Post # 1
So all my invites were mailed out today during lunch, YAY!!!!
Now my question is, how to you keep track of your RSVPs? Like do you add the names onto a spreadsheet. I have a spreadsheet already done up with all my names, addresses, and I even added a column with #’s from 1-xx that I wrote on the back of my rsvp in case someone doesn’t write their name, I’ll know who they are. But if they reply with their +1, do I just add that +1 to the file?
Just trying to get organize for when all the responses come back. Thanks.
Post # 3
I used a MASSIVE excel spreadsheet for names (one line per couple/family), addresses, RSVPs, meals, gifts… you name it, it was on there! I put +1s on the same line as the original person I invited, and wrote the appropriate number in a “Number Attending” column, which automatically tallied.
Post # 4
- Wedding: July 2012 - The Gables Inn, Santa Rosa, CA
Excel is my best friend 🙂
I created the guest list with the following columns:
Thank You Sent
That way I could track everything I needed all on one page, so that I didn’t lose any info along the way.
Post # 5
I had a spreadsheet with all the invitees. If I allowed for a plus one for someone, I would put :
Elvis Presley guest.
If people RSVP’d “Yes”, I would highlight them in yellow and change the name of guest if required.
People who RSVP’d no, I would strike through.
If someone RSVP’d no, but sent a gift, I would highlight them in grey for thank you cards.
Post # 6
I used theknot.com’s wedding guest tool, which also allowed me to make my seating chart when the time came. However I used this starting when I gathered addresses for save the dates, so it was helpful for my entire process, not just the RSVPS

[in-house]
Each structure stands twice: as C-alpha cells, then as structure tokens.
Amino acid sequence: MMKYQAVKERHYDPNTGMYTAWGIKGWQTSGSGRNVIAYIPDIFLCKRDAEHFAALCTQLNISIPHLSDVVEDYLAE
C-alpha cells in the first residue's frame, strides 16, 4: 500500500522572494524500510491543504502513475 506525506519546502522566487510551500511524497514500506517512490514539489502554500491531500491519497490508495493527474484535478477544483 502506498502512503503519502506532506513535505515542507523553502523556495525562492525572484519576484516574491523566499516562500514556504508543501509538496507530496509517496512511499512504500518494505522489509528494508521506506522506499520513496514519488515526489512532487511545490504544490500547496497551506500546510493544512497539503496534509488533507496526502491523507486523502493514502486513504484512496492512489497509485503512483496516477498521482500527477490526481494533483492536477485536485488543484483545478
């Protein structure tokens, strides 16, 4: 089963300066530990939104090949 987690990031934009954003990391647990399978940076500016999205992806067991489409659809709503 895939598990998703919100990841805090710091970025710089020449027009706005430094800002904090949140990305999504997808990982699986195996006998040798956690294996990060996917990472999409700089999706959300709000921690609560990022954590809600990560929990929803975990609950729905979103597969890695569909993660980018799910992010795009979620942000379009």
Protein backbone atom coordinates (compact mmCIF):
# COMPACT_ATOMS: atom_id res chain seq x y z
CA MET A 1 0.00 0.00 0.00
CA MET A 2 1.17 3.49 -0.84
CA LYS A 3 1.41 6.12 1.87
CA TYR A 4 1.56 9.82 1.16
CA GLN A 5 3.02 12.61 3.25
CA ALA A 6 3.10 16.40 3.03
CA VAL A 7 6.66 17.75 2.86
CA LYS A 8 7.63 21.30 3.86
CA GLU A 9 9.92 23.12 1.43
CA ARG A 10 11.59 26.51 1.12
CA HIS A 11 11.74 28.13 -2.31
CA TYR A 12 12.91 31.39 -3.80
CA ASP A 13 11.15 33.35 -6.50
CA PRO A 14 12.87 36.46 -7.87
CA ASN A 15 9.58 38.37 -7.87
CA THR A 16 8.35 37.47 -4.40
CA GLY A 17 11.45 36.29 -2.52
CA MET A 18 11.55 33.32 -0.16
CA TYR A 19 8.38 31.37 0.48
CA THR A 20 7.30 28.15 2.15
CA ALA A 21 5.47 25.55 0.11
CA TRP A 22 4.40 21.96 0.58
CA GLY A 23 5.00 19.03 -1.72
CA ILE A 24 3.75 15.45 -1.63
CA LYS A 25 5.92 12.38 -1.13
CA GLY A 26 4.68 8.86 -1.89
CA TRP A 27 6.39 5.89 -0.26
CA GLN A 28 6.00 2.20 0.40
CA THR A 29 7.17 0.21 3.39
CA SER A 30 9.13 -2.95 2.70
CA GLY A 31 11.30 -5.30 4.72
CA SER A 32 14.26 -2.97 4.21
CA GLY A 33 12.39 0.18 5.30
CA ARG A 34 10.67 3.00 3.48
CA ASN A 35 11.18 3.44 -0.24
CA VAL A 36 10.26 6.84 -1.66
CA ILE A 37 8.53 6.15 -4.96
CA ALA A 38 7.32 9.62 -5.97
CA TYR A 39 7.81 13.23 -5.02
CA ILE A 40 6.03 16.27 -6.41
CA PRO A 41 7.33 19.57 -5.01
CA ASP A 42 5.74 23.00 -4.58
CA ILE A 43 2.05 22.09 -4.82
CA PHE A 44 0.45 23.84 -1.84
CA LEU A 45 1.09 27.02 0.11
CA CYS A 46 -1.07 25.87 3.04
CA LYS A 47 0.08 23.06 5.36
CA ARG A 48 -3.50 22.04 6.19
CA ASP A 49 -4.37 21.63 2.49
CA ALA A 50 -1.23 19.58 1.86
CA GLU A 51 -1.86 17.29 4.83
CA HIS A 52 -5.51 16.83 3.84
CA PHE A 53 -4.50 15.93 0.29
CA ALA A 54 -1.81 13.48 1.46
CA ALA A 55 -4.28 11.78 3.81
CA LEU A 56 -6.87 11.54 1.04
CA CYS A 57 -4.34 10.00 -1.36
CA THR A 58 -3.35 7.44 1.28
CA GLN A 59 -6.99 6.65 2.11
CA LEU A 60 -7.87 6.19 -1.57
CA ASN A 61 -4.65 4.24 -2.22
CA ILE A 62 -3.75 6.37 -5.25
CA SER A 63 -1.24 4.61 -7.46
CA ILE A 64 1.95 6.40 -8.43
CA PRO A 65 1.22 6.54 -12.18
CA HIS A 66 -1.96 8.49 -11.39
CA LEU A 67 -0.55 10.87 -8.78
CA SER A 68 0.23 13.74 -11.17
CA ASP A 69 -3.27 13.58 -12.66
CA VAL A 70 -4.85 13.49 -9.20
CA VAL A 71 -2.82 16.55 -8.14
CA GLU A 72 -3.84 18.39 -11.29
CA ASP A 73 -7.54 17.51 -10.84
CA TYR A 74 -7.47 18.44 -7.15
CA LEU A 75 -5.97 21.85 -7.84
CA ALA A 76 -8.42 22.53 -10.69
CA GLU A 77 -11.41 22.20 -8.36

Post # 7
We’re using Excel too. When we invited someone with a +1 and knew the +1 name, we entered both on one line; if we didn’t knwo the+1 name we just put Joe Smith +1 and as the RSVP’s came in, we enter in that guest’s name. That lets us make sure the couples are seated together for dinner and also that our counts are right.
We added a column for total number in the party and columns for each meal choice, then tallied the meal choice columns on each row to make sure we weren’t missing a meal for anyone.
We also added a column for number of nights they were staying in the host hotel and number of rooms, multiplied those two to get a total number of room nights, and tallied that total to help us keep track of our hotel contract.
We started with three worksheets in one workbook, one for Yes, one for No, and one for Not Replied Yet. We put in a formula to add the Not Replied count to the Yes count as a separate sum on the Yes page, so we’d know not only how many people were committed, but what our potential maximum would be, so we could keep the budget cap updating itself. As people replied, we moved them from the Not Replied Yet page to the Yes/No and let Excel update our counts.
Post # 8
I used the spreadsheet where I gathered all of their names and addresses — like what you described. I added two columns — one for “Number Invited” and one for “Number RSVPed.”
As a side note, I also inserted a column where I could keep track of what was gifted and whether I’d sent a thank-you. 🙂
Post # 9
We had guests rsvp online. It makes it so much easier. it tally’s up the numbers for me and allows me to export to excel. I could then add this as a page on my current wedding spreadsheet.
Post # 10